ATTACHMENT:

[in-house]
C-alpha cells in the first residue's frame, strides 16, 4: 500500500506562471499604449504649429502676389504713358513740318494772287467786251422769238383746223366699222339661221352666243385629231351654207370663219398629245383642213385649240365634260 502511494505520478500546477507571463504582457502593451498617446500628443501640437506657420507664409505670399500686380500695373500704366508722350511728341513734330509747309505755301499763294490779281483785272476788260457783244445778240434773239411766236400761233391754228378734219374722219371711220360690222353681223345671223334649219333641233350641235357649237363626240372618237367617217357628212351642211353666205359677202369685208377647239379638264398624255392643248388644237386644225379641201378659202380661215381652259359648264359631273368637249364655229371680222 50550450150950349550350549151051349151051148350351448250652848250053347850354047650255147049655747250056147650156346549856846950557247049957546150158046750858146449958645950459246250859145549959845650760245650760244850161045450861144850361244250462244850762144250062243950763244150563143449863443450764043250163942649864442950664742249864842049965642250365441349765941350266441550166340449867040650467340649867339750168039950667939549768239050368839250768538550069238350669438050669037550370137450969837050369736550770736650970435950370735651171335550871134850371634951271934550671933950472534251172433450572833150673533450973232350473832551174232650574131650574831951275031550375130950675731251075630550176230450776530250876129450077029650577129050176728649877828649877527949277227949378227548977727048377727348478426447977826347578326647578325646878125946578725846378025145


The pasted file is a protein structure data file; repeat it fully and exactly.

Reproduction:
[in-house]
C-alpha cells in the first residue's frame, strides 16, 4: 500500500506562471499604449504649429502676389504713358513740318494772287467786251422769238383746223366699222339661221352666243385629231351654207370663219398629245383642213385649240365634260 502511494505520478500546477507571463504582457502593451498617446500628443501640437506657420507664409505670399500686380500695373500704366508722350511728341513734330509747309505755301499763294490779281483785272476788260457783244445778240434773239411766236400761233391754228378734219374722219371711220360690222353681223345671223334649219333641233350641235357649237363626240372618237367617217357628212351642211353666205359677202369685208377647239379638264398624255392643248388644237386644225379641201378659202380661215381652259359648264359631273368637249364655229371680222 50550450150950349550350549151051349151051148350351448250652848250053347850354047650255147049655747250056147650156346549856846950557247049957546150158046750858146449958645950459246250859145549959845650760245650760244850161045450861144850361244250462244850762144250062243950763244150563143449863443450764043250163942649864442950664742249864842049965642250365441349765941350266441550166340449867040650467340649867339750168039950667939549768239050368839250768538550069238350669438050669037550370137450969837050369736550770736650970435950370735651171335550871134850371634951271934550671933950472534251172433450572833150673533450973232350473832551174232650574131650574831951275031550375130950675731251075630550176230450776530250876129450077029650577129050176728649877828649877527949277227949378227548977727048377727348478426447977826347578326647578325646878125946578725846378025145